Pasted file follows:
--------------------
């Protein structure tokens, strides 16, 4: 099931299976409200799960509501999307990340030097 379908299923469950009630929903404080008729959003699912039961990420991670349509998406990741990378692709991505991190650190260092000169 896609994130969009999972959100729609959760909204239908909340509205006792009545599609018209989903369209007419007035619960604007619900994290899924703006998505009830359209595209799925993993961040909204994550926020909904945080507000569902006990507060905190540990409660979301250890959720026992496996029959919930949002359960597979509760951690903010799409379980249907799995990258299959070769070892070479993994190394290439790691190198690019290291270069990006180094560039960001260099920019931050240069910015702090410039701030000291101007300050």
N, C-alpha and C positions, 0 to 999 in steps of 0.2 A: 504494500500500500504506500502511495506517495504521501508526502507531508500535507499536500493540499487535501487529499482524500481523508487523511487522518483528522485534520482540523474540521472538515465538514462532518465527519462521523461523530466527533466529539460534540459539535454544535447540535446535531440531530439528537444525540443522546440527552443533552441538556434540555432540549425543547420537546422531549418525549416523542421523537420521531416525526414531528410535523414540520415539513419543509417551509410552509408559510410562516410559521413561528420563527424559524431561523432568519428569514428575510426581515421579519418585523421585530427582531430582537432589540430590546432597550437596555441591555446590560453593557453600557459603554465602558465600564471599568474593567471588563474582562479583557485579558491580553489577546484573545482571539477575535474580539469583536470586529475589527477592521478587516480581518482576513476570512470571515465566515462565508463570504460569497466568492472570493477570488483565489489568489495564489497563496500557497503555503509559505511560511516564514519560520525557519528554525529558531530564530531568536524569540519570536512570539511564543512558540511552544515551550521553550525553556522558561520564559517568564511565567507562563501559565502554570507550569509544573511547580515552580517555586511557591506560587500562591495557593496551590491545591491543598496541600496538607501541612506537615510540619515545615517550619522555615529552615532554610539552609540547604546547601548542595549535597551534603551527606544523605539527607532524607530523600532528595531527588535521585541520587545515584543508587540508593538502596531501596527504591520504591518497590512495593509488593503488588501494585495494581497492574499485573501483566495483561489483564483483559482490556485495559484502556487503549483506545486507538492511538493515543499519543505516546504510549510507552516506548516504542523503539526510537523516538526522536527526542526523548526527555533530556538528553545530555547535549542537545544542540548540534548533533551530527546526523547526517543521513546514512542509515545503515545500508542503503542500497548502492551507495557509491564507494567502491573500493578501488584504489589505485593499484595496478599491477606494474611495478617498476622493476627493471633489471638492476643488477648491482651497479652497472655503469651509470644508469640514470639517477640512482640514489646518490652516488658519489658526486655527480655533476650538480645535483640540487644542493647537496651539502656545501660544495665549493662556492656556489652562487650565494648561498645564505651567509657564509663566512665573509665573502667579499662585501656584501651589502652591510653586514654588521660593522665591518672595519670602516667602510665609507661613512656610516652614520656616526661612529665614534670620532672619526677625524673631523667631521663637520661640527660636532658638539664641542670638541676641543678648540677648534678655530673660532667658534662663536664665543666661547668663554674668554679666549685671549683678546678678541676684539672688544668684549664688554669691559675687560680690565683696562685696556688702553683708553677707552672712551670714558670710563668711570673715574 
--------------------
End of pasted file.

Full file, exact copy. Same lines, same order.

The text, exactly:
């Protein structure tokens, strides 16, 4: 099931299976409200799960509501999307990340030097 379908299923469950009630929903404080008729959003699912039961990420991670349509998406990741990378692709991505991190650190260092000169 896609994130969009999972959100729609959760909204239908909340509205006792009545599609018209989903369209007419007035619960604007619900994290899924703006998505009830359209595209799925993993961040909204994550926020909904945080507000569902006990507060905190540990409660979301250890959720026992496996029959919930949002359960597979509760951690903010799409379980249907799995990258299959070769070892070479993994190394290439790691190198690019290291270069990006180094560039960001260099920019931050240069910015702090410039701030000291101007300050």
N, C-alpha and C positions, 0 to 999 in steps of 0.2 A: 504494500500500500504506500502511495506517495504521501508526502507531508500535507499536500493540499487535501487529499482524500481523508487523511487522518483528522485534520482540523474540521472538515465538514462532518465527519462521523461523530466527533466529539460534540459539535454544535447540535446535531440531530439528537444525540443522546440527552443533552441538556434540555432540549425543547420537546422531549418525549416523542421523537420521531416525526414531528410535523414540520415539513419543509417551509410552509408559510410562516410559521413561528420563527424559524431561523432568519428569514428575510426581515421579519418585523421585530427582531430582537432589540430590546432597550437596555441591555446590560453593557453600557459603554465602558465600564471599568474593567471588563474582562479583557485579558491580553489577546484573545482571539477575535474580539469583536470586529475589527477592521478587516480581518482576513476570512470571515465566515462565508463570504460569497466568492472570493477570488483565489489568489495564489497563496500557497503555503509559505511560511516564514519560520525557519528554525529558531530564530531568536524569540519570536512570539511564543512558540511552544515551550521553550525553556522558561520564559517568564511565567507562563501559565502554570507550569509544573511547580515552580517555586511557591506560587500562591495557593496551590491545591491543598496541600496538607501541612506537615510540619515545615517550619522555615529552615532554610539552609540547604546547601548542595549535597551534603551527606544523605539527607532524607530523600532528595531527588535521585541520587545515584543508587540508593538502596531501596527504591520504591518497590512495593509488593503488588501494585495494581497492574499485573501483566495483561489483564483483559482490556485495559484502556487503549483506545486507538492511538493515543499519543505516546504510549510507552516506548516504542523503539526510537523516538526522536527526542526523548526527555533530556538528553545530555547535549542537545544542540548540534548533533551530527546526523547526517543521513546514512542509515545503515545500508542503503542500497548502492551507495557509491564507494567502491573500493578501488584504489589505485593499484595496478599491477606494474611495478617498476622493476627493471633489471638492476643488477648491482651497479652497472655503469651509470644508469640514470639517477640512482640514489646518490652516488658519489658526486655527480655533476650538480645535483640540487644542493647537496651539502656545501660544495665549493662556492656556489652562487650565494648561498645564505651567509657564509663566512665573509665573502667579499662585501656584501651589502652591510653586514654588521660593522665591518672595519670602516667602510665609507661613512656610516652614520656616526661612529665614534670620532672619526677625524673631523667631521663637520661640527660636532658638539664641542670638541676641543678648540677648534678655530673660532667658534662663536664665543666661547668663554674668554679666549685671549683678546678678541676684539672688544668684549664688554669691559675687560680690565683696562685696556688702553683708553677707552672712551670714558670710563668711570673715574 